Why pharmaceutical products in the US don't include braille labeling


While braille is mandatory on all pharmaceutical packaging in Europe, U.S. regulatory agencies remain quiet on the issue, according to Pharmaceutical Processing.

The U.S. Food and Drug Administration does not mandate the inclusion of braille lettering on pharmaceutical drug packaging — an action that presents difficulties for visually impaired individuals who seek to obtain medication.

Despite the lack of federally mandated rules specifying the inclusion of braille on pharmaceutical packaging, a committee of the United States Access Board issued guidelines in 2013 highlighting best practices to make prescription drug container labels more accessible to visually impaired individuals. The guidelines encourage the addition of braille, but do not require it.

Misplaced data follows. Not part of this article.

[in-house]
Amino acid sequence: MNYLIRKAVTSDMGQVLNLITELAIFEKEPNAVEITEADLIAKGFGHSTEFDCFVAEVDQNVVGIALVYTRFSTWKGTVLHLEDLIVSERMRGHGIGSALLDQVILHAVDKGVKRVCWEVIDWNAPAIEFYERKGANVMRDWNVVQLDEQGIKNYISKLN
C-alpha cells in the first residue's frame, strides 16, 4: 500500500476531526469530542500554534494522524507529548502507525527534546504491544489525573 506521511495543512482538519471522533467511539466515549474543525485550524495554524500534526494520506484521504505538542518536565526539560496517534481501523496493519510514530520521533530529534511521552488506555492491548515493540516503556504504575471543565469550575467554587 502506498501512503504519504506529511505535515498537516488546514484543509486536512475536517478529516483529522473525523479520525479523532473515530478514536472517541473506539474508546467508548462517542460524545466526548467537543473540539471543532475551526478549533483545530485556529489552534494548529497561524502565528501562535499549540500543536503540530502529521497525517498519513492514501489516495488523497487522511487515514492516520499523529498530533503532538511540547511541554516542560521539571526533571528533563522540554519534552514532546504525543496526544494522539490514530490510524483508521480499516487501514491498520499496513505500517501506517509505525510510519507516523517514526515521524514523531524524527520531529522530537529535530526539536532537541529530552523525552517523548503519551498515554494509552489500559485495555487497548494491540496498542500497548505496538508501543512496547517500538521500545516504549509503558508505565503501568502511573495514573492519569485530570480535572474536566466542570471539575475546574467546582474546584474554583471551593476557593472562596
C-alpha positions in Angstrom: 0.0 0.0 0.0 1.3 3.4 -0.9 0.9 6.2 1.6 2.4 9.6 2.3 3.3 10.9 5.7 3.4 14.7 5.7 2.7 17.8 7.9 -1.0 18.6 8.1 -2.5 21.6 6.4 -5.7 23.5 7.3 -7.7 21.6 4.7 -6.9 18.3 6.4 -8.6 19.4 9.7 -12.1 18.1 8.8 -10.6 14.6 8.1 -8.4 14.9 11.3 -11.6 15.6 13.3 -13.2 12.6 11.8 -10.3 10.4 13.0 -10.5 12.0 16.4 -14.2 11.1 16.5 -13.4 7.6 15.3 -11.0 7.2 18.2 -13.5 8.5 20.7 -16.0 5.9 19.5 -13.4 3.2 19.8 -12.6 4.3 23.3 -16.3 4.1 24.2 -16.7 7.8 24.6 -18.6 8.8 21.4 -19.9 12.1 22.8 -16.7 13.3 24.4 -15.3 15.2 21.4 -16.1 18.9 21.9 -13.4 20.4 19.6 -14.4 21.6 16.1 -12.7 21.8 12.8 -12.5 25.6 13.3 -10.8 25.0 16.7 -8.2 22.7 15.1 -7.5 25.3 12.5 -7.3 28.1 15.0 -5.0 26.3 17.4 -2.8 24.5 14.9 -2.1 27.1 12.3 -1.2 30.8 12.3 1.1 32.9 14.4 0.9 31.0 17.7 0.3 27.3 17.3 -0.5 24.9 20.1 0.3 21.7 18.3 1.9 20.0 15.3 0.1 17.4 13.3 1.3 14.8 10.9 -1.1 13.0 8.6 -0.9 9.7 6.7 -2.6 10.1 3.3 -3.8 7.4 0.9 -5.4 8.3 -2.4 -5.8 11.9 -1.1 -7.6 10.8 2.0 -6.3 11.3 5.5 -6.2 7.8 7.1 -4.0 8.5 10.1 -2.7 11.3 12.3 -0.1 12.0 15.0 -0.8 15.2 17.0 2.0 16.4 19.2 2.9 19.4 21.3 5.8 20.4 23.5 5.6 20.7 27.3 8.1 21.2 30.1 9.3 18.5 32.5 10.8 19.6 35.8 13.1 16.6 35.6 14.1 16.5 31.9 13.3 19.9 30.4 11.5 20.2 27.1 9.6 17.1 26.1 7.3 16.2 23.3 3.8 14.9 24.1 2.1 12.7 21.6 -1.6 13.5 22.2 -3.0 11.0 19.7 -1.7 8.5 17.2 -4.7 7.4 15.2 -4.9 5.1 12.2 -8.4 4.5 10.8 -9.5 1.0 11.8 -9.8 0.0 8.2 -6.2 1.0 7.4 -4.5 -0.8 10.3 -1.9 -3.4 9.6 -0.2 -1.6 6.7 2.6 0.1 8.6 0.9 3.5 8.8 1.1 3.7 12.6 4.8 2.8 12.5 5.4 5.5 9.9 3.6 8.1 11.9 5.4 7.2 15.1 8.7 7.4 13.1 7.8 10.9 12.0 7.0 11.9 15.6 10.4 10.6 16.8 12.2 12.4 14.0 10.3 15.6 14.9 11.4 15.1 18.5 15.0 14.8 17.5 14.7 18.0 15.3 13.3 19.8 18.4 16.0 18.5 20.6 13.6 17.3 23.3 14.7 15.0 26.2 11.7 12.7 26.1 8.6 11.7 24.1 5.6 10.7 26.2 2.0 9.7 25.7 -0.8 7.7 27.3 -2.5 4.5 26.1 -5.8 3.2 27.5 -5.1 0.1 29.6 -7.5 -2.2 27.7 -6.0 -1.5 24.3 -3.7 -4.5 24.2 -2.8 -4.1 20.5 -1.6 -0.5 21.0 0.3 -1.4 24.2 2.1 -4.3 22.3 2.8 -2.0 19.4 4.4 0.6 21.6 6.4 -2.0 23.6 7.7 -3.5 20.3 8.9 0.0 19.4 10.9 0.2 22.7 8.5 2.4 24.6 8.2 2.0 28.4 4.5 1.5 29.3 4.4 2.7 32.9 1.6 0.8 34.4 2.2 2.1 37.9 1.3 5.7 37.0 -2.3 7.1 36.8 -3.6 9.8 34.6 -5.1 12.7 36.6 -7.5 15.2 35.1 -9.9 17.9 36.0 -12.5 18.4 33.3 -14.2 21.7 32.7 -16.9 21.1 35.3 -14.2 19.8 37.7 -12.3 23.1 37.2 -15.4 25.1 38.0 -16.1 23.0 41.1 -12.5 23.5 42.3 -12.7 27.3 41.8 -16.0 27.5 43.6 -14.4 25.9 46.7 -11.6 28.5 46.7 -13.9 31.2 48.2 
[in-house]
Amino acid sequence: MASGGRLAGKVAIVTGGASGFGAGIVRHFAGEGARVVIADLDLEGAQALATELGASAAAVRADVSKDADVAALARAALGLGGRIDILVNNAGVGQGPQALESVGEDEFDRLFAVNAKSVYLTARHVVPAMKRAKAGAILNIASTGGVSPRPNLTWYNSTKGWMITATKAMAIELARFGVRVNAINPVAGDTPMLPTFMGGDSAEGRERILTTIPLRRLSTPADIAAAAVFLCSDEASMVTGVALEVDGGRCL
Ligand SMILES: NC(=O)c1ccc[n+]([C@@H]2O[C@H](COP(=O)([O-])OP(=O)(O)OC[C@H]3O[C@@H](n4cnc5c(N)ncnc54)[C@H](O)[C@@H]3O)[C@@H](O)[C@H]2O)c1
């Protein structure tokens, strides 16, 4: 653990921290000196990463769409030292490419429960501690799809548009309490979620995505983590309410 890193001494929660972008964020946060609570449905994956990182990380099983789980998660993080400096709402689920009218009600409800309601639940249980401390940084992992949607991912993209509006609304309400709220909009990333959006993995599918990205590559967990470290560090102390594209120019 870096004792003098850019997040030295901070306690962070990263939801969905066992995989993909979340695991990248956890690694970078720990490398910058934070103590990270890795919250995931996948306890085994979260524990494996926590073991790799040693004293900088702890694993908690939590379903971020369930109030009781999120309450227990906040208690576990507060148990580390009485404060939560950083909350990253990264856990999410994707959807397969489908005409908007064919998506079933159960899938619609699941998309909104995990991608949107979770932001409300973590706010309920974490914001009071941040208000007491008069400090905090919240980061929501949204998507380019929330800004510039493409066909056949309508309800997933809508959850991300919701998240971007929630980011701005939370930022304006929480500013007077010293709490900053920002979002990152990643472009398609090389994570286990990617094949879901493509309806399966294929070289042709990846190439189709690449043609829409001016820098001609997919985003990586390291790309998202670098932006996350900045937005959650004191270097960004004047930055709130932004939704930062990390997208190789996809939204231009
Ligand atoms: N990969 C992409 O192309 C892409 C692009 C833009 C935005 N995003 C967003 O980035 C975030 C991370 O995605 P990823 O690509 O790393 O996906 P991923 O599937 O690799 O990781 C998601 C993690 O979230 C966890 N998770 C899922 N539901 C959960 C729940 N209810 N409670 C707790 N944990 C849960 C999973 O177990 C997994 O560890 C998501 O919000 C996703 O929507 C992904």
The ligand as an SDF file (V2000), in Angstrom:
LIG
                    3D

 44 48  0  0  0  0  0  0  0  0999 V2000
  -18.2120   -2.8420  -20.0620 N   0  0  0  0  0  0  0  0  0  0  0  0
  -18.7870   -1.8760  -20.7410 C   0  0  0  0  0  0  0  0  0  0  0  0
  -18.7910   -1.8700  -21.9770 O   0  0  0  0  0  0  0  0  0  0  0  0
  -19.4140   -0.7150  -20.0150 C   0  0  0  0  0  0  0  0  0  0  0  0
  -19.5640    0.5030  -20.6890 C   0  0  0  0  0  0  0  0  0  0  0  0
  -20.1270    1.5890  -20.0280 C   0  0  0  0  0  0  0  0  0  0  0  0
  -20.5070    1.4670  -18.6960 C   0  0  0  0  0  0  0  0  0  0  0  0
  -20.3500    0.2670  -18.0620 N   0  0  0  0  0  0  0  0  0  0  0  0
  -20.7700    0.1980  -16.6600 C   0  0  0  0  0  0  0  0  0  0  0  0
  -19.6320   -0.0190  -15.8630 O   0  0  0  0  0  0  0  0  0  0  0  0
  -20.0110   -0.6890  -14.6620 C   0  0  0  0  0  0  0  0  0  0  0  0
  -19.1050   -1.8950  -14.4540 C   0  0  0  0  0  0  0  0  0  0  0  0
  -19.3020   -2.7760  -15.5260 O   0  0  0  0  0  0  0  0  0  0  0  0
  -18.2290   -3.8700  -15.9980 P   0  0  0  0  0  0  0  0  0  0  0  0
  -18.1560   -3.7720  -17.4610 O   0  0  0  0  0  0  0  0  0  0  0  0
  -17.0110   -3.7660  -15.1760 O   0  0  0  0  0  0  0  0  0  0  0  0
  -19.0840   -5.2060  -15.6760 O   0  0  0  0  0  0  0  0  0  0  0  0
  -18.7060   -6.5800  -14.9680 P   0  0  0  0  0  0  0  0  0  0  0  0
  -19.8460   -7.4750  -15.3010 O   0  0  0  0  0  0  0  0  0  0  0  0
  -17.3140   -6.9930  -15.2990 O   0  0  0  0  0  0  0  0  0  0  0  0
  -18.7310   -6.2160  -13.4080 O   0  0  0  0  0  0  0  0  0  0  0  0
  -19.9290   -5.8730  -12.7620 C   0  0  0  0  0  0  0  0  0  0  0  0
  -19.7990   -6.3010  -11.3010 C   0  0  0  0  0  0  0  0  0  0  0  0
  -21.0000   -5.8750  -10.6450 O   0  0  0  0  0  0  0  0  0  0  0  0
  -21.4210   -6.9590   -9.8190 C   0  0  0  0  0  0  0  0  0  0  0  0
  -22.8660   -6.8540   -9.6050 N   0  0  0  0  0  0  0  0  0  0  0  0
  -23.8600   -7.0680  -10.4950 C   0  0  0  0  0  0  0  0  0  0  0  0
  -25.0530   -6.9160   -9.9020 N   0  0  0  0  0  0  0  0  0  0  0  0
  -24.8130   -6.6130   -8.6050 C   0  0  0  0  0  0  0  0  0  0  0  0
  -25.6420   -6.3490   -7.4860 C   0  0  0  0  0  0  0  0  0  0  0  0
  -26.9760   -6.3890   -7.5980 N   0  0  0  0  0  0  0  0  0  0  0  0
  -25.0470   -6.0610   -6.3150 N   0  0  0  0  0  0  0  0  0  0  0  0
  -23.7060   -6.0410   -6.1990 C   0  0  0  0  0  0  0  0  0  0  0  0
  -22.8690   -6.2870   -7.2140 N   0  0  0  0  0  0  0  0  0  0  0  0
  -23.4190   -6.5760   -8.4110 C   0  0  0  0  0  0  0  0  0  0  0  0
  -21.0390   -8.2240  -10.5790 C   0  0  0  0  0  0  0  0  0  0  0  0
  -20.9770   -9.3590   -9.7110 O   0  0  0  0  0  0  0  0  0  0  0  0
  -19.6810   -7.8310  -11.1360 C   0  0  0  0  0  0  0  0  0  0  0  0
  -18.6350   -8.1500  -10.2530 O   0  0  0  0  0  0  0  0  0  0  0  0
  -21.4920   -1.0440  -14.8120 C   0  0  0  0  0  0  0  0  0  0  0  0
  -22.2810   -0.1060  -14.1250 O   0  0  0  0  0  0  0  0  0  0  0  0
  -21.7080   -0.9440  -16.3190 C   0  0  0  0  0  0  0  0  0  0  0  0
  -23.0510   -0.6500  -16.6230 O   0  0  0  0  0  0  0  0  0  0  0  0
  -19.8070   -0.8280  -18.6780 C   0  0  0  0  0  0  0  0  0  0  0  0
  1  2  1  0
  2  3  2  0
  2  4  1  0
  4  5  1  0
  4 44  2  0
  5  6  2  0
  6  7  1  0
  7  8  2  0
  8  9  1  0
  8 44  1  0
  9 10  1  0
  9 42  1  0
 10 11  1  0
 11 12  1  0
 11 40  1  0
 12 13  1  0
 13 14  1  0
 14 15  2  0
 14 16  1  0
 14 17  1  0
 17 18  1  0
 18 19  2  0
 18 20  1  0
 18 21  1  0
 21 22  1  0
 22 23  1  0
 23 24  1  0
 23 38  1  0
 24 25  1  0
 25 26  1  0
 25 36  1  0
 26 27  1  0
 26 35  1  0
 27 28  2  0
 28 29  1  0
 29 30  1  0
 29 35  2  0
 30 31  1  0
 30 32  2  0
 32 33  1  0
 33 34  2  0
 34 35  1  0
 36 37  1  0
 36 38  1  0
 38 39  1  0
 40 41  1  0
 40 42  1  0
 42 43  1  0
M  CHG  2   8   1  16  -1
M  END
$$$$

Prior to the USAB's guidelines, the International Association of Diecutting and Diemaking, in conjunction with the Braille Authority of North America, created "Can-Am Braille" in 2009, which comprises a set of guidelines and recommendations facilitating the use of braille on pharmaceutical drug packaging in North America, according to PharmaBraille.

Though some progress on the issue has been made, several advocacy groups suggest the rules in place aren't enough and do not extend to over-the-counter medication, Pharmaceutical Processing reports.

In a statement to Pharmaceutical Processing, an FDA spokesperson said the agency "would be open to reviewing braille labeling on a drug product if a sponsor were to submit for review."


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